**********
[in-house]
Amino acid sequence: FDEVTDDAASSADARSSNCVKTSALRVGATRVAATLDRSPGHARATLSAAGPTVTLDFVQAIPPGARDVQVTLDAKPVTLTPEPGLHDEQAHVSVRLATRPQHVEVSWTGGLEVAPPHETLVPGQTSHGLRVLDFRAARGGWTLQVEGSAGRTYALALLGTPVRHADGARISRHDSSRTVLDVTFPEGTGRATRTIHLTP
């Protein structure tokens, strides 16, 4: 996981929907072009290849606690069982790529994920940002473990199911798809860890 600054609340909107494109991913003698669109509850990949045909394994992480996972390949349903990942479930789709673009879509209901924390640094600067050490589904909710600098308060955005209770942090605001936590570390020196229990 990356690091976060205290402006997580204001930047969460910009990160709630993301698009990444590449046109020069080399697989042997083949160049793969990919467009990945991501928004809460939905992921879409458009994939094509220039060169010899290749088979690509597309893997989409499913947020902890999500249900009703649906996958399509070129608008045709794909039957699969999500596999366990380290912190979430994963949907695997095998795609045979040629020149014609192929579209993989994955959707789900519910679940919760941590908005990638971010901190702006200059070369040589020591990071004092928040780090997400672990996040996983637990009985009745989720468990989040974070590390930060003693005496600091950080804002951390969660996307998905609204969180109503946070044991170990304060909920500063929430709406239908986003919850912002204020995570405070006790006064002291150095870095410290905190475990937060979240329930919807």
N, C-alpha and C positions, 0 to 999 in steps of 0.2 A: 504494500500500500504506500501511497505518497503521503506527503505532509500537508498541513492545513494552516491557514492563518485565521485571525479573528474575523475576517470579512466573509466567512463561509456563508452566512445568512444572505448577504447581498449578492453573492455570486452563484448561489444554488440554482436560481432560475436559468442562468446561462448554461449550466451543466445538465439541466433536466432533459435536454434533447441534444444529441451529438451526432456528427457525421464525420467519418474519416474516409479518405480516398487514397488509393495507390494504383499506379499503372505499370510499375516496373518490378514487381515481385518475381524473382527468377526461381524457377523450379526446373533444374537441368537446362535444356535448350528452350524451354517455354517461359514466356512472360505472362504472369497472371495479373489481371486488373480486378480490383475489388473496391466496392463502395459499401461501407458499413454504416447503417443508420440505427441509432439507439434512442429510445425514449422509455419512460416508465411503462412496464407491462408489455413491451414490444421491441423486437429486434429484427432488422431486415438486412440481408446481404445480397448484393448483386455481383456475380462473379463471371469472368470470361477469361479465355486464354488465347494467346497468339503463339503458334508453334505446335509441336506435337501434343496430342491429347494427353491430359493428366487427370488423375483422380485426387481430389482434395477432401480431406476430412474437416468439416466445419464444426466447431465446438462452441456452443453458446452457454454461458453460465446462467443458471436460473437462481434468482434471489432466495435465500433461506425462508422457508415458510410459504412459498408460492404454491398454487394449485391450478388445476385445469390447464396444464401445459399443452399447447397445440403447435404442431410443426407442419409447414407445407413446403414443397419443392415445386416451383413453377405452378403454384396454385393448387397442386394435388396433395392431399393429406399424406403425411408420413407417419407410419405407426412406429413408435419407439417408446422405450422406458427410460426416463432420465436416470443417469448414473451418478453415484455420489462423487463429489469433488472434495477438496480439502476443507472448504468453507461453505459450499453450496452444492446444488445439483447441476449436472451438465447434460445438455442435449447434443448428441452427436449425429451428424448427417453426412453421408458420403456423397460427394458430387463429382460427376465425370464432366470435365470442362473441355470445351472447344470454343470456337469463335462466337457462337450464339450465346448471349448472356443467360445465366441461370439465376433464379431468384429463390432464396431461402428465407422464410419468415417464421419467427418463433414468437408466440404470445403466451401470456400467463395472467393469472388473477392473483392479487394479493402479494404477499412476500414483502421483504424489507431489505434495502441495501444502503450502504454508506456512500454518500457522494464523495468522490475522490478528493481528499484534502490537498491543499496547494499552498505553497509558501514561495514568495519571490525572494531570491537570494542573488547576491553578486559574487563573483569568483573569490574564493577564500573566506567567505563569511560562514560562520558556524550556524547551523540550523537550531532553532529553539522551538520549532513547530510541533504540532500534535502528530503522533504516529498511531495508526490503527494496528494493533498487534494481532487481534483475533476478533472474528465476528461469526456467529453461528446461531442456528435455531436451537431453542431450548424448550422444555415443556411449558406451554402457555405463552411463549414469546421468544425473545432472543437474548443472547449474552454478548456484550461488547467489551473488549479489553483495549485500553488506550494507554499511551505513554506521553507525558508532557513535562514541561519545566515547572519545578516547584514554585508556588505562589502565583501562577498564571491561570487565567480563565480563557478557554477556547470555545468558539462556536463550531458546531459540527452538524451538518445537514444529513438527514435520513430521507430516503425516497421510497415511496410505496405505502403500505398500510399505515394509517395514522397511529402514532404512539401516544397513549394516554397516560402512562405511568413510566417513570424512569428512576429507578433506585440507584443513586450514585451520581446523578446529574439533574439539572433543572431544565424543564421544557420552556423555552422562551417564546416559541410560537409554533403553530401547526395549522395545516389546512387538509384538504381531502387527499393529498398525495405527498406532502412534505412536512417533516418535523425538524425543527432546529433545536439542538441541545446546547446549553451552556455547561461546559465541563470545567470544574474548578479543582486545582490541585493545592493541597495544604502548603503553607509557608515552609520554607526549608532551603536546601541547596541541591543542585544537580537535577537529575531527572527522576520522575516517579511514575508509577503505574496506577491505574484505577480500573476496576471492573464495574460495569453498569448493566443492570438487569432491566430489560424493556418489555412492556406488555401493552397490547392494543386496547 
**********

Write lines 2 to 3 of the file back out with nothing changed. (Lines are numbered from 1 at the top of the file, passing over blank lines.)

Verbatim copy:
Amino acid sequence: FDEVTDDAASSADARSSNCVKTSALRVGATRVAATLDRSPGHARATLSAAGPTVTLDFVQAIPPGARDVQVTLDAKPVTLTPEPGLHDEQAHVSVRLATRPQHVEVSWTGGLEVAPPHETLVPGQTSHGLRVLDFRAARGGWTLQVEGSAGRTYALALLGTPVRHADGARISRHDSSRTVLDVTFPEGTGRATRTIHLTP
């Protein structure tokens, strides 16, 4: 996981929907072009290849606690069982790529994920940002473990199911798809860890 600054609340909107494109991913003698669109509850990949045909394994992480996972390949349903990942479930789709673009879509209901924390640094600067050490589904909710600098308060955005209770942090605001936590570390020196229990 990356690091976060205290402006997580204001930047969460910009990160709630993301698009990444590449046109020069080399697989042997083949160049793969990919467009990945991501928004809460939905992921879409458009994939094509220039060169010899290749088979690509597309893997989409499913947020902890999500249900009703649906996958399509070129608008045709794909039957699969999500596999366990380290912190979430994963949907695997095998795609045979040629020149014609192929579209993989994955959707789900519910679940919760941590908005990638971010901190702006200059070369040589020591990071004092928040780090997400672990996040996983637990009985009745989720468990989040974070590390930060003693005496600091950080804002951390969660996307998905609204969180109503946070044991170990304060909920500063929430709406239908986003919850912002204020995570405070006790006064002291150095870095410290905190475990937060979240329930919807």